Dishin' That: Restaurant salaries follow a closely guarded recipe

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A reader in Durham emailed her Rubik’s Cube of a question at a most serendipitous time.

“My friend’s son cooks at a high-end restaurant, and after five years there, he makes all of $12 an hour. How is it fair that the waitresses earn $350 a shift? Cooking the food is certainly at least as, if not more, important than serving it.”

Coming off 21 hours of bartending and serving in three days (the entire weekend), my new “part-time” restaurant job gives me a fresh opportunity to reconsider the front- and back-of-the-house perceived rate-of-pay inequalities. With the operative word being “perceived,” most people don’t know that the fallout from this discussion goes much deeper than someone making more money than someone else.

The great divide of resentment between the people in the kitchen, and the tipped, and tipped-out support staff (hosts, busers, service bartenders, food runners) varies from place to place. Sounds corny, but seasoned professionals make peace with it because they know each cog in the machine is equally as important as the other. Many well-respected chefs marvel at the skills of servers who deal with demanding, entitled guests on a regular basis.

Cooking the food is at least important as serving it. But so is being a Dish Dog. He’s the sweaty kid responsible for washing mounds of over-sized plates, stacks of saute pans and running silverware that needs to be rolled immediately. And he barely makes minimum wage.

If you’re waiting to be seated, the host is the most important position. This is the person juggling a floor plan resembling Blackbeard’s treasure map. She/he is also dealing with campers who refuse to vacate a table, and a surprising number of people who insist they made a reservation, but have noses like Pinocchio.

As far as servers are concerned, yes, they do make more money than line cooks, but as stated above, are not more or less important. Server pay is a crap shoot, because they are not guaranteed a $350 nightly pot o’ gold.

Server minimum wage is under $4 an hour (a quarter of what that friend’s son earns) and the majority of their compensation comes directly from the perception (there’s that buzz word again) of service they provide. Tipping percentages are unknowns loosely determined by individual inclinations and societal standards. How it all started, and why it continues, is a column for a different day.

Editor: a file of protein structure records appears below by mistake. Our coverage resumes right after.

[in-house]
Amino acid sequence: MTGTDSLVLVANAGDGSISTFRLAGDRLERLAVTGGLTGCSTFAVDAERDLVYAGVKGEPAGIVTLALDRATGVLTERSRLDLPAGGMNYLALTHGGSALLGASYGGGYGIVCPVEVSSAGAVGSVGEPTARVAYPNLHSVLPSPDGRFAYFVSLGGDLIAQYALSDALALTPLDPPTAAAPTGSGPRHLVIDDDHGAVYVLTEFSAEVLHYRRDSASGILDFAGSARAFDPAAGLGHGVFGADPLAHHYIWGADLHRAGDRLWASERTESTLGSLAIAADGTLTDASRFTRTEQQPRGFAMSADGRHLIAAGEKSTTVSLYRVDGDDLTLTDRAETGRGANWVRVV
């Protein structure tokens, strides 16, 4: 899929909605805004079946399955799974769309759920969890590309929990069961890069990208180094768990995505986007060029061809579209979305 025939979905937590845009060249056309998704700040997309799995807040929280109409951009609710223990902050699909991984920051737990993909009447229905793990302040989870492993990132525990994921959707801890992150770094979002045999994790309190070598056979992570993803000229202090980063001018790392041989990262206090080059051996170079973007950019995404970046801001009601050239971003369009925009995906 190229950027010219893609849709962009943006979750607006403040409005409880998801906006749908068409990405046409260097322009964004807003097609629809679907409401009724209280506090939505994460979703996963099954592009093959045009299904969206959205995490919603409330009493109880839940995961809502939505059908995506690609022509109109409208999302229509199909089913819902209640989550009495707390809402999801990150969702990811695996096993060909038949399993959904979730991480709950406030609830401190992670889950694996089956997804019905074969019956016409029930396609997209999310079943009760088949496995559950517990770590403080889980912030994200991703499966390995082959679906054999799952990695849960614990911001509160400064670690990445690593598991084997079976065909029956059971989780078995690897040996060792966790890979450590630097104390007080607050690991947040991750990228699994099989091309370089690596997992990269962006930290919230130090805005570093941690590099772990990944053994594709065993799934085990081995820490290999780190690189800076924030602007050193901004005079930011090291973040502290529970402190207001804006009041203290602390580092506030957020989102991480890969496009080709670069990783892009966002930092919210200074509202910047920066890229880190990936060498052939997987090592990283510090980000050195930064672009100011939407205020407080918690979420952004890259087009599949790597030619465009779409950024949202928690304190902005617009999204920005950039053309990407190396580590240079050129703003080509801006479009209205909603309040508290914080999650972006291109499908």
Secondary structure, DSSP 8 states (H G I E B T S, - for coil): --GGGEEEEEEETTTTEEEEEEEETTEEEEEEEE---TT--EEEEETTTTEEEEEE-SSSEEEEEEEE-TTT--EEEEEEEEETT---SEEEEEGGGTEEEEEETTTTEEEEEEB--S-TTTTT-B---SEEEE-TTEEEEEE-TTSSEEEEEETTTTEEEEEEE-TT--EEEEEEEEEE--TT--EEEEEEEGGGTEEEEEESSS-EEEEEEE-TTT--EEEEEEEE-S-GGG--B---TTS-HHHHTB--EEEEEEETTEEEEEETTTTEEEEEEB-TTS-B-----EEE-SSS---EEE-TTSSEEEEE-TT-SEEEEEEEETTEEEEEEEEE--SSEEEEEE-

What people outside the business don’t consider are the down times, when server minimum wage is as good as it gets. With a few exceptions, places offering an opportunity to make $350 an evening are seasonal, weather-sensitive and staffed by career servers. A line cook working in one of those restaurants stands an excellent chance of learning from local greats, and moving up, or on, to a sous chef or chef de cuisine position. If running an upscale kitchen is a lifelong goal, than paying dues as a line cook for $12 per hour is a no-brainer.

But is it fair? Once again, it’s a matter of perspective. Everyone makes choices in life, and I’m willing to bet your line cook would be miserable waiting tables, no matter what the pay. However, that isn’t the answer to the question.

Fair or not, it really has nothing to do with how much the servers make and everything to do with what the house pays. Is the friend’s son a full-time employee, or home from college? Does he have full availability? Is he good at what he does? Is he a team player? And most importantly, is the house managed well and making money?

The real question is not about what the servers are making, but about about his five years on the job. If the answer is yes to the questions above, then it’s time to ask for a raise, or take his hard-earned experience elsewhere.

Peas & Q’s

To those who have asked, I am back in the saddle and working someplace really fun. The staff and guests have been welcoming and management treats all of us with the utmost of respect and consideration. I can’t plug the joint here, but send me an email if you’d like to sit in my section (or at the bar on Sundays) and enjoy live music, good food and one of the greatest views Portland has to offer.

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Natalie Ladd lives in Portland. When not pecking away, she can be found serving the masses at a busy eatery, or tirelessly conducting happy-hour field research. Hospitality questions or comments should be sent to, and may be featured in a future column. Follow Natalie on Twitter: @natalieladd.